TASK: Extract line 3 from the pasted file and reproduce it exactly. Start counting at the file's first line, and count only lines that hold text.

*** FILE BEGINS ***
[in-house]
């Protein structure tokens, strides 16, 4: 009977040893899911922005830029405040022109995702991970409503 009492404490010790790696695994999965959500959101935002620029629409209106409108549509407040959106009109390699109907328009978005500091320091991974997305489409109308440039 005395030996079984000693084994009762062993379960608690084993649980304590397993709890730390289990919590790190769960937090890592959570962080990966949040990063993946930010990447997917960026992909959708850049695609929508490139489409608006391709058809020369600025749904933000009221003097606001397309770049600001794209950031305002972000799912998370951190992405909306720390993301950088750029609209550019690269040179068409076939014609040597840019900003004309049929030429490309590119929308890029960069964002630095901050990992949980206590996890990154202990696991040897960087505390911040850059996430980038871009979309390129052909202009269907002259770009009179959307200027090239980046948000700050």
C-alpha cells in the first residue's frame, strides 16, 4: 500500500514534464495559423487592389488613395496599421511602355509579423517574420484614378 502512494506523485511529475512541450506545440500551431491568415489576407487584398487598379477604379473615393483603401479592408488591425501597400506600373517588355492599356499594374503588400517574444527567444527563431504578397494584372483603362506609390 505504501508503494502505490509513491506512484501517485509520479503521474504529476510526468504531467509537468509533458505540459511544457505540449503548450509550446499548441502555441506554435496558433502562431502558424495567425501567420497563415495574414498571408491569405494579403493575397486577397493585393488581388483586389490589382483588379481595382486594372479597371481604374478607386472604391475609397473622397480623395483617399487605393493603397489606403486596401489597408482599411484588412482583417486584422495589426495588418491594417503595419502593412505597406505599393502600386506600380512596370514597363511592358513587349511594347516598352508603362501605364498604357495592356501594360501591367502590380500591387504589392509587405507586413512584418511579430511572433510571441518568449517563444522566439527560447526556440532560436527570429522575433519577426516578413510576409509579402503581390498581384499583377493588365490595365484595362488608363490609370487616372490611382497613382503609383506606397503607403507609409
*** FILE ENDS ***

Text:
C-alpha cells in the first residue's frame, strides 16, 4: 500500500514534464495559423487592389488613395496599421511602355509579423517574420484614378 502512494506523485511529475512541450506545440500551431491568415489576407487584398487598379477604379473615393483603401479592408488591425501597400506600373517588355492599356499594374503588400517574444527567444527563431504578397494584372483603362506609390 505504501508503494502505490509513491506512484501517485509520479503521474504529476510526468504531467509537468509533458505540459511544457505540449503548450509550446499548441502555441506554435496558433502562431502558424495567425501567420497563415495574414498571408491569405494579403493575397486577397493585393488581388483586389490589382483588379481595382486594372479597371481604374478607386472604391475609397473622397480623395483617399487605393493603397489606403486596401489597408482599411484588412482583417486584422495589426495588418491594417503595419502593412505597406505599393502600386506600380512596370514597363511592358513587349511594347516598352508603362501605364498604357495592356501594360501591367502590380500591387504589392509587405507586413512584418511579430511572433510571441518568449517563444522566439527560447526556440532560436527570429522575433519577426516578413510576409509579402503581390498581384499583377493588365490595365484595362488608363490609370487616372490611382497613382503609383506606397503607403507609409